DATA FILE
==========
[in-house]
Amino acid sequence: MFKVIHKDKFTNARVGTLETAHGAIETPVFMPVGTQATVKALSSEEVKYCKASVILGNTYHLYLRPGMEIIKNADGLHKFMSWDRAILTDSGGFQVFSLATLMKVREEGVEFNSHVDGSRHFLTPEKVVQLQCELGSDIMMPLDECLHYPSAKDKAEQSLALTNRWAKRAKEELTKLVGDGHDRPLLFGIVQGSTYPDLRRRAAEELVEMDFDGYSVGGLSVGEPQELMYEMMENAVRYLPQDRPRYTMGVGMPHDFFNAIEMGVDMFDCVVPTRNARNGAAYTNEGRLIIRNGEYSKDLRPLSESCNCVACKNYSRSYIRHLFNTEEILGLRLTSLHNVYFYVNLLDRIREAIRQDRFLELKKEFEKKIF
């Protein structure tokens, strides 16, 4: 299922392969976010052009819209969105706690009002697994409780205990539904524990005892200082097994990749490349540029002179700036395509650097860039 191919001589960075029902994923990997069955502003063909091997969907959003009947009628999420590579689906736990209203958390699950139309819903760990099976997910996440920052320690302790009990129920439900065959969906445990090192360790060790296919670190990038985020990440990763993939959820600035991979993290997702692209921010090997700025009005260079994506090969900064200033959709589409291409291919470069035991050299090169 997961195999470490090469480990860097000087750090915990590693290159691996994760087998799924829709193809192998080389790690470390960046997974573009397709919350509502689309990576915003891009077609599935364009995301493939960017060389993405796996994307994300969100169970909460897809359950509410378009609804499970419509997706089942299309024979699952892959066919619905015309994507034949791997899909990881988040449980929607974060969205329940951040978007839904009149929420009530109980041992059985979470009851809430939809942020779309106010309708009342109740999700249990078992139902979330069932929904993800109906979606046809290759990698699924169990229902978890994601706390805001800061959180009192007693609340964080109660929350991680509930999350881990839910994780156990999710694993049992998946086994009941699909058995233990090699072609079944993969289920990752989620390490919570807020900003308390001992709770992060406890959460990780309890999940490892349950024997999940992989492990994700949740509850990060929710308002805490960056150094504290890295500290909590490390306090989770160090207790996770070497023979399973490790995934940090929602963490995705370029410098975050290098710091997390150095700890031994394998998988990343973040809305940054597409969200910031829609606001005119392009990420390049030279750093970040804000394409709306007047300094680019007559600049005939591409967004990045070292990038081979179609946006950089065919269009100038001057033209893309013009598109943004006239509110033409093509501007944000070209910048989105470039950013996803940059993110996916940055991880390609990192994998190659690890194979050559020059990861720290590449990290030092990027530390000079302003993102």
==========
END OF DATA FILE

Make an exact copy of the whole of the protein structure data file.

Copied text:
[in-house]
Amino acid sequence: MFKVIHKDKFTNARVGTLETAHGAIETPVFMPVGTQATVKALSSEEVKYCKASVILGNTYHLYLRPGMEIIKNADGLHKFMSWDRAILTDSGGFQVFSLATLMKVREEGVEFNSHVDGSRHFLTPEKVVQLQCELGSDIMMPLDECLHYPSAKDKAEQSLALTNRWAKRAKEELTKLVGDGHDRPLLFGIVQGSTYPDLRRRAAEELVEMDFDGYSVGGLSVGEPQELMYEMMENAVRYLPQDRPRYTMGVGMPHDFFNAIEMGVDMFDCVVPTRNARNGAAYTNEGRLIIRNGEYSKDLRPLSESCNCVACKNYSRSYIRHLFNTEEILGLRLTSLHNVYFYVNLLDRIREAIRQDRFLELKKEFEKKIF
């Protein structure tokens, strides 16, 4: 299922392969976010052009819209969105706690009002697994409780205990539904524990005892200082097994990749490349540029002179700036395509650097860039 191919001589960075029902994923990997069955502003063909091997969907959003009947009628999420590579689906736990209203958390699950139309819903760990099976997910996440920052320690302790009990129920439900065959969906445990090192360790060790296919670190990038985020990440990763993939959820600035991979993290997702692209921010090997700025009005260079994506090969900064200033959709589409291409291919470069035991050299090169 997961195999470490090469480990860097000087750090915990590693290159691996994760087998799924829709193809192998080389790690470390960046997974573009397709919350509502689309990576915003891009077609599935364009995301493939960017060389993405796996994307994300969100169970909460897809359950509410378009609804499970419509997706089942299309024979699952892959066919619905015309994507034949791997899909990881988040449980929607974060969205329940951040978007839904009149929420009530109980041992059985979470009851809430939809942020779309106010309708009342109740999700249990078992139902979330069932929904993800109906979606046809290759990698699924169990229902978890994601706390805001800061959180009192007693609340964080109660929350991680509930999350881990839910994780156990999710694993049992998946086994009941699909058995233990090699072609079944993969289920990752989620390490919570807020900003308390001992709770992060406890959460990780309890999940490892349950024997999940992989492990994700949740509850990060929710308002805490960056150094504290890295500290909590490390306090989770160090207790996770070497023979399973490790995934940090929602963490995705370029410098975050290098710091997390150095700890031994394998998988990343973040809305940054597409969200910031829609606001005119392009990420390049030279750093970040804000394409709306007047300094680019007559600049005939591409967004990045070292990038081979179609946006950089065919269009100038001057033209893309013009598109943004006239509110033409093509501007944000070209910048989105470039950013996803940059993110996916940055991880390609990192994998190659690890194979050559020059990861720290590449990290030092990027530390000079302003993102």